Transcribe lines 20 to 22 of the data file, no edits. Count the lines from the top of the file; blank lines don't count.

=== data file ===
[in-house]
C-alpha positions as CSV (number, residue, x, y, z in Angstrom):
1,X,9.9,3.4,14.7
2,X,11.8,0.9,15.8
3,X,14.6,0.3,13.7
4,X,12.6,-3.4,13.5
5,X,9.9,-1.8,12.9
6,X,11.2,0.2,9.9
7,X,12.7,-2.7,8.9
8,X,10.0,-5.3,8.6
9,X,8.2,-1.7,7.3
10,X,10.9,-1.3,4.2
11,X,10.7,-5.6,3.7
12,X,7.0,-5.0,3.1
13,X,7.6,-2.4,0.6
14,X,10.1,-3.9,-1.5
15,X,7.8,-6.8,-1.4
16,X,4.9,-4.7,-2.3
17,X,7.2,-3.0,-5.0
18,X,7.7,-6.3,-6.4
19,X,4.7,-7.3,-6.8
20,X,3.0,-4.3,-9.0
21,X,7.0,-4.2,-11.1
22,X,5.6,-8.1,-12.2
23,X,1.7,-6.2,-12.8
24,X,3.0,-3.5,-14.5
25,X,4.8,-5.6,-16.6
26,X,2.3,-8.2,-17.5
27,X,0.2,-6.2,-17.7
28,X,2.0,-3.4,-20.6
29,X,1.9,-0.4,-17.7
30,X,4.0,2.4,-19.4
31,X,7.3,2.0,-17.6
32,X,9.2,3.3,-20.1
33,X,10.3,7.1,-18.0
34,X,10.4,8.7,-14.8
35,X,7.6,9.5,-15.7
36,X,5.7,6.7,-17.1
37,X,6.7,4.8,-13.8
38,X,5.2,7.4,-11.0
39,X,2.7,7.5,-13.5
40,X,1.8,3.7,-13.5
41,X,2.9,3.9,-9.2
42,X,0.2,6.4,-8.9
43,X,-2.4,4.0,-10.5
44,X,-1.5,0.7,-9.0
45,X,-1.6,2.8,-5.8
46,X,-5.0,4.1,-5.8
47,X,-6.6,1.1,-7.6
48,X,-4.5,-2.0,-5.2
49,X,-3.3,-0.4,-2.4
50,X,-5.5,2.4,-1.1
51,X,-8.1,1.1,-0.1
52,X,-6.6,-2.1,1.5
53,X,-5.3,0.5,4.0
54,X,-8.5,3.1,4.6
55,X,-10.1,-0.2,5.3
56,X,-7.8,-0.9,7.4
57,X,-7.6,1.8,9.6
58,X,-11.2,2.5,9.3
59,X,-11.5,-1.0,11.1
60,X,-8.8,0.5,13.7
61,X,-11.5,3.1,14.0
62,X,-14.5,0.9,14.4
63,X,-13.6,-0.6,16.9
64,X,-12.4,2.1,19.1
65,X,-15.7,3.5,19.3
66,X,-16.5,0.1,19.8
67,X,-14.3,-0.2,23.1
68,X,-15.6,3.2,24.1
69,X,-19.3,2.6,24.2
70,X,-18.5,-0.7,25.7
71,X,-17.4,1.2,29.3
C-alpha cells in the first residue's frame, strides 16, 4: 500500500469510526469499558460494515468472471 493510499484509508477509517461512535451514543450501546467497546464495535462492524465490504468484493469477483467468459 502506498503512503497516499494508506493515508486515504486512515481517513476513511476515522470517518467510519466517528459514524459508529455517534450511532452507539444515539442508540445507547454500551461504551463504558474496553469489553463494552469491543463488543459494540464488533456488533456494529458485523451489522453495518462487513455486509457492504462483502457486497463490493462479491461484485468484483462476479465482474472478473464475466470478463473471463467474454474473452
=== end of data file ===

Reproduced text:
18,X,7.7,-6.3,-6.4
19,X,4.7,-7.3,-6.8
20,X,3.0,-4.3,-9.0